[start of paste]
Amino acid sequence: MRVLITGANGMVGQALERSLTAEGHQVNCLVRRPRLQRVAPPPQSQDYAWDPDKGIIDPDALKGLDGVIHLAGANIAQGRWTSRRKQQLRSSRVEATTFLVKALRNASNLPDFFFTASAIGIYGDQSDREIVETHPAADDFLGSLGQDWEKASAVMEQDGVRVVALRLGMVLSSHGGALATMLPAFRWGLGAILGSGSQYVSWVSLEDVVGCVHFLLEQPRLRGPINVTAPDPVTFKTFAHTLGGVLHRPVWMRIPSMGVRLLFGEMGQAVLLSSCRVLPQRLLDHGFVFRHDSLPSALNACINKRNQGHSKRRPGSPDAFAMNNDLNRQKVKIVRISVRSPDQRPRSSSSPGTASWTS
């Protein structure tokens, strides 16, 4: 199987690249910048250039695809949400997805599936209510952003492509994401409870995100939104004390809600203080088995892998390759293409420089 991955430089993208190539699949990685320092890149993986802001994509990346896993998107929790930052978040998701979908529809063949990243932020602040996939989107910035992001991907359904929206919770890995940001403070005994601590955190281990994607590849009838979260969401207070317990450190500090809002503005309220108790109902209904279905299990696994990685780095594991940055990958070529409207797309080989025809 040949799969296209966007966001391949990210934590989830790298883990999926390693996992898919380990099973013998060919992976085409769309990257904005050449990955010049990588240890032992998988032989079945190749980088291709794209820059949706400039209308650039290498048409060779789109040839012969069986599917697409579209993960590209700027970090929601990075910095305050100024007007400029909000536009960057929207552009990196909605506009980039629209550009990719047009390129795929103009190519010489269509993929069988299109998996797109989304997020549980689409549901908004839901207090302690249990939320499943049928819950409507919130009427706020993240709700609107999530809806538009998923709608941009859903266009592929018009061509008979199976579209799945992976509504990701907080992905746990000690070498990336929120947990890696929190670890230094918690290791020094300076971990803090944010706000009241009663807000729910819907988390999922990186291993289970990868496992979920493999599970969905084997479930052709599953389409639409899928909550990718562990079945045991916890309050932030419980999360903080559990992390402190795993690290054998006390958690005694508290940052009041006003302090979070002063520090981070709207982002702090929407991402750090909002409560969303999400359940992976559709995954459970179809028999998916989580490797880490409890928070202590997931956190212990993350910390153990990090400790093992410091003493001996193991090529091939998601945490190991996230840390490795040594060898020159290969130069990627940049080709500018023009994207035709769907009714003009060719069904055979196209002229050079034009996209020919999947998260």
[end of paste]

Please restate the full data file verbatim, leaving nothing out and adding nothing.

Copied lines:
Amino acid sequence: MRVLITGANGMVGQALERSLTAEGHQVNCLVRRPRLQRVAPPPQSQDYAWDPDKGIIDPDALKGLDGVIHLAGANIAQGRWTSRRKQQLRSSRVEATTFLVKALRNASNLPDFFFTASAIGIYGDQSDREIVETHPAADDFLGSLGQDWEKASAVMEQDGVRVVALRLGMVLSSHGGALATMLPAFRWGLGAILGSGSQYVSWVSLEDVVGCVHFLLEQPRLRGPINVTAPDPVTFKTFAHTLGGVLHRPVWMRIPSMGVRLLFGEMGQAVLLSSCRVLPQRLLDHGFVFRHDSLPSALNACINKRNQGHSKRRPGSPDAFAMNNDLNRQKVKIVRISVRSPDQRPRSSSSPGTASWTS
């Protein structure tokens, strides 16, 4: 199987690249910048250039695809949400997805599936209510952003492509994401409870995100939104004390809600203080088995892998390759293409420089 991955430089993208190539699949990685320092890149993986802001994509990346896993998107929790930052978040998701979908529809063949990243932020602040996939989107910035992001991907359904929206919770890995940001403070005994601590955190281990994607590849009838979260969401207070317990450190500090809002503005309220108790109902209904279905299990696994990685780095594991940055990958070529409207797309080989025809 040949799969296209966007966001391949990210934590989830790298883990999926390693996992898919380990099973013998060919992976085409769309990257904005050449990955010049990588240890032992998988032989079945190749980088291709794209820059949706400039209308650039290498048409060779789109040839012969069986599917697409579209993960590209700027970090929601990075910095305050100024007007400029909000536009960057929207552009990196909605506009980039629209550009990719047009390129795929103009190519010489269509993929069988299109998996797109989304997020549980689409549901908004839901207090302690249990939320499943049928819950409507919130009427706020993240709700609107999530809806538009998923709608941009859903266009592929018009061509008979199976579209799945992976509504990701907080992905746990000690070498990336929120947990890696929190670890230094918690290791020094300076971990803090944010706000009241009663807000729910819907988390999922990186291993289970990868496992979920493999599970969905084997479930052709599953389409639409899928909550990718562990079945045991916890309050932030419980999360903080559990992390402190795993690290054998006390958690005694508290940052009041006003302090979070002063520090981070709207982002702090929407991402750090909002409560969303999400359940992976559709995954459970179809028999998916989580490797880490409890928070202590997931956190212990993350910390153990990090400790093992410091003493001996193991090529091939998601945490190991996230840390490795040594060898020159290969130069990627940049080709500018023009994207035709769907009714003009060719069904055979196209002229050079034009996209020919999947998260």